Those who support statehood for DC want a disproportionate amount of power in the national government. But I agree that that the citizens of DC should have voting representation in the Federal government. The only workable and fair solution is for the population of DC to be counted in the Maryland census and to vote for a Maryland Congressman. The population of DC should also be given the right to vote in one of the Maryland Senate districts. This may add a congressman to the Maryland delegation but it will provide representation that is proportional to the population of the city.

Posted by: TS | March 24, 2006 04:59 PM

I appreciate the frustration felt by the residents of D.C. and would like to suggest a method for achieving statehood that no American will dare oppose.

Article I, Sec. 8 of the U.S. Constitution reads: "The Congress shall have Power To.....exercise exclusive Legislation in all Cases whatsoever, over such District [D.C] (not exceeding ten Miles square) as may, by Cession of Particular States, and the Acceptance of Congress, become the Seat of the Government of the United States..."

Before D.C. can achieve statehood, this clause will need to be amended. For information on how to amend the U.S. Constitution, see Article 5.

Posted by: Solon | March 24, 2006 06:01 PM

Whenever there is a debate about representation for the District of Columbia, there are always several comments that the constitution does not provide for district representation so it should not exist.

There never seems to be, however, a recognition that the ratified constitution did not authorize a federal income tax. The federal income tax did not come about until the 16th amendment in 1913.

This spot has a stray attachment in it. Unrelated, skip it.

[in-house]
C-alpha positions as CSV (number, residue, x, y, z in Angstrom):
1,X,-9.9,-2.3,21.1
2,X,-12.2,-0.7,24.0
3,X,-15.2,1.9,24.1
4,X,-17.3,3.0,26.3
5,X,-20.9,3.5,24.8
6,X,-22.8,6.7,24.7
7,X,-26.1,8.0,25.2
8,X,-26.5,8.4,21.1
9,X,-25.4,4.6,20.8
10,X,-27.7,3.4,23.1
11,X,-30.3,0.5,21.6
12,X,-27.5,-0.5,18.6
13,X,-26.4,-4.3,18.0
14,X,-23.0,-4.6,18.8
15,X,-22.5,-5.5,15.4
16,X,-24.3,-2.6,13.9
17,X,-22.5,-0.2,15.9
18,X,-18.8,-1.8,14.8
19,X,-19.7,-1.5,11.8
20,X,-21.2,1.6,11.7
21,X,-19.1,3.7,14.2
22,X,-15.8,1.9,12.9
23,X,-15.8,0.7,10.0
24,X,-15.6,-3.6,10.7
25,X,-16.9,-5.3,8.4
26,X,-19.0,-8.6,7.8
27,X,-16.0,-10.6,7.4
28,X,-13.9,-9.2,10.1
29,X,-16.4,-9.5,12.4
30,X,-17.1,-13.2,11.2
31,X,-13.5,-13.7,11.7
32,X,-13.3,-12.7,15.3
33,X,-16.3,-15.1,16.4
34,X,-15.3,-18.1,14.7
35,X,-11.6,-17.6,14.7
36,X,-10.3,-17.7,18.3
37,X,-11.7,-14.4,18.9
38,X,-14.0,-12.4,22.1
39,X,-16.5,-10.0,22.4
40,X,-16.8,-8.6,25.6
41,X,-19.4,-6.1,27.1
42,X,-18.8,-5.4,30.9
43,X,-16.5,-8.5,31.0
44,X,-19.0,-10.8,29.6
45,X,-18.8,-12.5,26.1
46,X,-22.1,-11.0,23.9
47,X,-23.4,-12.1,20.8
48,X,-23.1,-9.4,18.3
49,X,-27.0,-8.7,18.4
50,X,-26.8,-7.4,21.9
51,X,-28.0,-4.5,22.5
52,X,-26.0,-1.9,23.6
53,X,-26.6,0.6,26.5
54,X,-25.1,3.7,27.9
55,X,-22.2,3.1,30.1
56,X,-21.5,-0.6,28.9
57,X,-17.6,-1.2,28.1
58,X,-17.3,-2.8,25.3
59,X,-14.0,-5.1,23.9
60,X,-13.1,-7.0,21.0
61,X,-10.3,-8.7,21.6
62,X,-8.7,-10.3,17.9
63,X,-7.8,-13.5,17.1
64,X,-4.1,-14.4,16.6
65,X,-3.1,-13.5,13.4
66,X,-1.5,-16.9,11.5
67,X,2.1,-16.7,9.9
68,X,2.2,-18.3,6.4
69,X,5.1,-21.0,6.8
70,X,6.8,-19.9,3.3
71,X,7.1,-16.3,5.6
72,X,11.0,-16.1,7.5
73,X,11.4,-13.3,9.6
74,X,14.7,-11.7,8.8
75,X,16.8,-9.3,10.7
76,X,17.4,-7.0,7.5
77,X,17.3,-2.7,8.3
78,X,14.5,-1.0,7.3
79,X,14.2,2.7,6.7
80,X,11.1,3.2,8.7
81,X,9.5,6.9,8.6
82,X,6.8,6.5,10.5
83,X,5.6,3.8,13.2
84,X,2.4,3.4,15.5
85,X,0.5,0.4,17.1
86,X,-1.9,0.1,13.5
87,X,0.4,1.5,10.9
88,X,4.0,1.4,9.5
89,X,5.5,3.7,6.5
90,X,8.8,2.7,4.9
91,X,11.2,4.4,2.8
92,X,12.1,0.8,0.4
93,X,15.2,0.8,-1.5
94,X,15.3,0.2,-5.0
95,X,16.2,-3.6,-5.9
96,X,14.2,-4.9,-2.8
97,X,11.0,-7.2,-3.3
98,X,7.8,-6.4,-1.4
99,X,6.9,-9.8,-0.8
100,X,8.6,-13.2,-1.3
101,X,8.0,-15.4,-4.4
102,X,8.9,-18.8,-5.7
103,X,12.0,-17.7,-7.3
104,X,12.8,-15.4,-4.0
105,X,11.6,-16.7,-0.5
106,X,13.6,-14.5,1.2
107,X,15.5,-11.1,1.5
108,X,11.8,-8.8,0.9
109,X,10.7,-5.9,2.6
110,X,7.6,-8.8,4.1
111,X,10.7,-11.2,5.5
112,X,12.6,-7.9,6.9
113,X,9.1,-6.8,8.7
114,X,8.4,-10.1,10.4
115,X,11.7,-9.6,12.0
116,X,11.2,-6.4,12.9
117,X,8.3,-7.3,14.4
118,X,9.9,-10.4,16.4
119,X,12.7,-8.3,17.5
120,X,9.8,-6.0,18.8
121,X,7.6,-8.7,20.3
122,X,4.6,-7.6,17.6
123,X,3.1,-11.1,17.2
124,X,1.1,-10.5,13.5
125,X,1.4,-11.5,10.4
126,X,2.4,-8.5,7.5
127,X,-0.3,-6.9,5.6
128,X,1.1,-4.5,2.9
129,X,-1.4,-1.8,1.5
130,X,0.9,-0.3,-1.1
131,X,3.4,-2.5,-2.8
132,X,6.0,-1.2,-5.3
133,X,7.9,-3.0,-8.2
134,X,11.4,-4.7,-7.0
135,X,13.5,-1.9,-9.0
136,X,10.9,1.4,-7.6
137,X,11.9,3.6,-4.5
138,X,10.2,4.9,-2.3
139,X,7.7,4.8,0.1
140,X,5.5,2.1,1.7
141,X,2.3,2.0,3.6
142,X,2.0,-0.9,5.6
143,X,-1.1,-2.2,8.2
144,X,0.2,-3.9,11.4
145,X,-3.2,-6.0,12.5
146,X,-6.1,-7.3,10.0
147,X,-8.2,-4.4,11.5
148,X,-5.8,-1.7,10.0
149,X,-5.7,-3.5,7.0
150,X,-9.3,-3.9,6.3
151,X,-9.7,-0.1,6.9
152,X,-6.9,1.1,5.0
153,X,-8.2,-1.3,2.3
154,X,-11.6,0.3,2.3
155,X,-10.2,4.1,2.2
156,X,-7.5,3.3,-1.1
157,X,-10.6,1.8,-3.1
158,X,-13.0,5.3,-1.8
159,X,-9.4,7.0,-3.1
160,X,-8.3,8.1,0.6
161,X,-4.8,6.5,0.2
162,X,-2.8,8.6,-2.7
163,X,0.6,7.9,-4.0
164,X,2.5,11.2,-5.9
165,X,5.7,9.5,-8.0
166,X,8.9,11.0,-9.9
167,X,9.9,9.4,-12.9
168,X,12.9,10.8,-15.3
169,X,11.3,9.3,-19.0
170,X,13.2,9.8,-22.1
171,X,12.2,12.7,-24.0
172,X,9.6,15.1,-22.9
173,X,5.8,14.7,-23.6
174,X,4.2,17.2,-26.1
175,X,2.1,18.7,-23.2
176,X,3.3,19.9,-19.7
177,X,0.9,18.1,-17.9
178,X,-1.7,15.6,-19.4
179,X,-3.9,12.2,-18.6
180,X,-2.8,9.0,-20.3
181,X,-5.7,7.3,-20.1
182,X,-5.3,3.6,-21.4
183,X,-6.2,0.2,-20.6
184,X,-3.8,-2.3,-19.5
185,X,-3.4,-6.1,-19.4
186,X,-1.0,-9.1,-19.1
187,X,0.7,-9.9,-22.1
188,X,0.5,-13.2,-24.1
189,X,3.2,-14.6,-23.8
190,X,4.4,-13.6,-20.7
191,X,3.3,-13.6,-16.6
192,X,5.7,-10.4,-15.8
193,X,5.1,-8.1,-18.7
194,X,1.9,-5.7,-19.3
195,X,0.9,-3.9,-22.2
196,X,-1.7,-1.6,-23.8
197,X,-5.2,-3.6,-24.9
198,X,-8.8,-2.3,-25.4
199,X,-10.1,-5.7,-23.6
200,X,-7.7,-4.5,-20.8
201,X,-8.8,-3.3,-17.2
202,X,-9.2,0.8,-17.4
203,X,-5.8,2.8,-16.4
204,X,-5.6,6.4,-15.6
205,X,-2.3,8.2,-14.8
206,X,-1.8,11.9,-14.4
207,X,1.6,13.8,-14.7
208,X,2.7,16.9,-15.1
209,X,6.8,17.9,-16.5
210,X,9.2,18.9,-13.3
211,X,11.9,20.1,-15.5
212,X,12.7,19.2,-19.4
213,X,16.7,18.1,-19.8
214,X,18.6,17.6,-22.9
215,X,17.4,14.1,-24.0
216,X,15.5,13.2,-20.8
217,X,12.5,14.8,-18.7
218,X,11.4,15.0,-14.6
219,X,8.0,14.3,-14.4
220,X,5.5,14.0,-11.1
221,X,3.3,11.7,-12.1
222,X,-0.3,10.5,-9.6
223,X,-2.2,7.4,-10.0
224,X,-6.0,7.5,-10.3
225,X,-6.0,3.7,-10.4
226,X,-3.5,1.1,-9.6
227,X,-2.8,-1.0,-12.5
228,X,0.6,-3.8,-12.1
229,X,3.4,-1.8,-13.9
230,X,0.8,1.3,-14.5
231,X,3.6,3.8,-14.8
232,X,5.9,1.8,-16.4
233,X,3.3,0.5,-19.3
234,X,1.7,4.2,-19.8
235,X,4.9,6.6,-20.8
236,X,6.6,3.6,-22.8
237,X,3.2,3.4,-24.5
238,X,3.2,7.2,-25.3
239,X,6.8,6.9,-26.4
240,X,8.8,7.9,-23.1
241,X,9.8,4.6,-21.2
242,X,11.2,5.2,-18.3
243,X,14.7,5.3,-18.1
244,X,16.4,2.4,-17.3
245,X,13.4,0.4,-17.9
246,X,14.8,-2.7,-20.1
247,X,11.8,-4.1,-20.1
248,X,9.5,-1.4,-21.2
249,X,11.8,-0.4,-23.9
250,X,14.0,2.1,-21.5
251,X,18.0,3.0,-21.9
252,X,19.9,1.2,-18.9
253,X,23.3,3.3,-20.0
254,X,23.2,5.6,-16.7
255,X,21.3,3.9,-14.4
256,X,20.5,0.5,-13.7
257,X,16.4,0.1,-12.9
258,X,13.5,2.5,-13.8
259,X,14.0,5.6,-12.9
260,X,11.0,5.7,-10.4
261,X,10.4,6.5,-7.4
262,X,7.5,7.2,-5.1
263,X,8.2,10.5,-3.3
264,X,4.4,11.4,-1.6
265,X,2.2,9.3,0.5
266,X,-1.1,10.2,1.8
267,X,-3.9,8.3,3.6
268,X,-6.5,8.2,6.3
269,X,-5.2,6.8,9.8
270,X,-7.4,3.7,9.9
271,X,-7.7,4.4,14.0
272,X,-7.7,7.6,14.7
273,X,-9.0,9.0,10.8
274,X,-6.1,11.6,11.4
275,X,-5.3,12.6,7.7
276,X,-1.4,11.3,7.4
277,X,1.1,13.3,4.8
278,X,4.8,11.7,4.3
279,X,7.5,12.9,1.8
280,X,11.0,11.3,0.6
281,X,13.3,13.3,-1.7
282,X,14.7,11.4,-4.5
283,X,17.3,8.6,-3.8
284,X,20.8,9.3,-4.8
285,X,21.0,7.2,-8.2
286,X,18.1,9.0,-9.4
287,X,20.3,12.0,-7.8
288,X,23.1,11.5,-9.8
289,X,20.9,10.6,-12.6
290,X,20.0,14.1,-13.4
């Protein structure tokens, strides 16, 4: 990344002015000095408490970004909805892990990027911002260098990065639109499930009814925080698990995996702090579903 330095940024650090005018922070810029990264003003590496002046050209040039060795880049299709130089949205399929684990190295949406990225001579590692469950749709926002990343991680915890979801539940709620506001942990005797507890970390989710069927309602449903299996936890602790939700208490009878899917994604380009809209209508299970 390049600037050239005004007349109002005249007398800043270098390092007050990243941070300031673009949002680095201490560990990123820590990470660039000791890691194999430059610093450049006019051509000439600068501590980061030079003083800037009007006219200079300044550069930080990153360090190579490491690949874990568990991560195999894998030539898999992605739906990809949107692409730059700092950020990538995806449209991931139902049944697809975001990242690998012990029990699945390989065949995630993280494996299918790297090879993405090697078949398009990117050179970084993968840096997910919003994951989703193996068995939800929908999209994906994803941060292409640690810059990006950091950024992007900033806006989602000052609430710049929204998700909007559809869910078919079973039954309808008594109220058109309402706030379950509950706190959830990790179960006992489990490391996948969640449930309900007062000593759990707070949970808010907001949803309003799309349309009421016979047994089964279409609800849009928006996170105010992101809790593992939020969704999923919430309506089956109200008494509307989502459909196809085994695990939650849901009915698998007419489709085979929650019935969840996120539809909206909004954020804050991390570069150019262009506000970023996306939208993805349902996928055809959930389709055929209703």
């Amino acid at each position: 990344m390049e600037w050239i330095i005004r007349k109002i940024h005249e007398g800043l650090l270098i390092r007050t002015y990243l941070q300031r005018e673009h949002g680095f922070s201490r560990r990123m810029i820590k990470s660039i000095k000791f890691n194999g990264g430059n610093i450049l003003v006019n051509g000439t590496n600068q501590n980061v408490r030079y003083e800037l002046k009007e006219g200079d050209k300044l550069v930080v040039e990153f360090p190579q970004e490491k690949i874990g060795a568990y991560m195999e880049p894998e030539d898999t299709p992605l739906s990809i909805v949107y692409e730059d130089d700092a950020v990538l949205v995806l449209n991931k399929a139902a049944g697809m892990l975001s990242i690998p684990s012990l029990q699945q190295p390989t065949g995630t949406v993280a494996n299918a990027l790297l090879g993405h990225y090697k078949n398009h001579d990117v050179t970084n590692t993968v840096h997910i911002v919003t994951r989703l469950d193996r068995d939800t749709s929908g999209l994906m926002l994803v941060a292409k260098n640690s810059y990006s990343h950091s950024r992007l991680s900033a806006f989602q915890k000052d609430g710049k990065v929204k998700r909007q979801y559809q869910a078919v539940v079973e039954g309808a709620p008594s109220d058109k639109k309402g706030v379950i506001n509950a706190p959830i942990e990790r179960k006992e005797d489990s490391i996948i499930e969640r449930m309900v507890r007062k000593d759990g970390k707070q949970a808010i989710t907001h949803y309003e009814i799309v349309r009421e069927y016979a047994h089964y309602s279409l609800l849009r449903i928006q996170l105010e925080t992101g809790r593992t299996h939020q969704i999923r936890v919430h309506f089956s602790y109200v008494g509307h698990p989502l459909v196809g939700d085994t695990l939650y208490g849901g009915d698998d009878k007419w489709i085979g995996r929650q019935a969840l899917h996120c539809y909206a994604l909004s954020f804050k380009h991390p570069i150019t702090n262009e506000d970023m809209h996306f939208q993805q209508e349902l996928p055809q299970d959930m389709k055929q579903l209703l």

If anyone thinks that the original framers of the constitution intended a scheme that would allow such "taxation without representation" you need to go re-read your history books. After all, the founding fathers went to war "For imposing Taxes on us without our Consent".

Once the citizens of the District became subject to a federal income tax, they became entitled to full voting representation in the body that establishes that tax. No other conclusion can be justified.

Posted by: Parker | March 24, 2006 06:15 PM

DC should have some sort of deal where it gets the same rights as statehood. Most people have the idea of a state as much larger than DC even though DC has more people than Wyoming. Giving DC statehood or de facto statehood would not be giving a disproportionate amount of power to DC. I too am sick of people saying that if we don't like it, that we should move. Of course. It's so easy to leave your community. And Will from Seattle is obviously an idiot if he honestly thinks that everyone that lives in and around DC is involved in politics and the government. Sadly, the stereotype that there's nothing in DC except the government continues.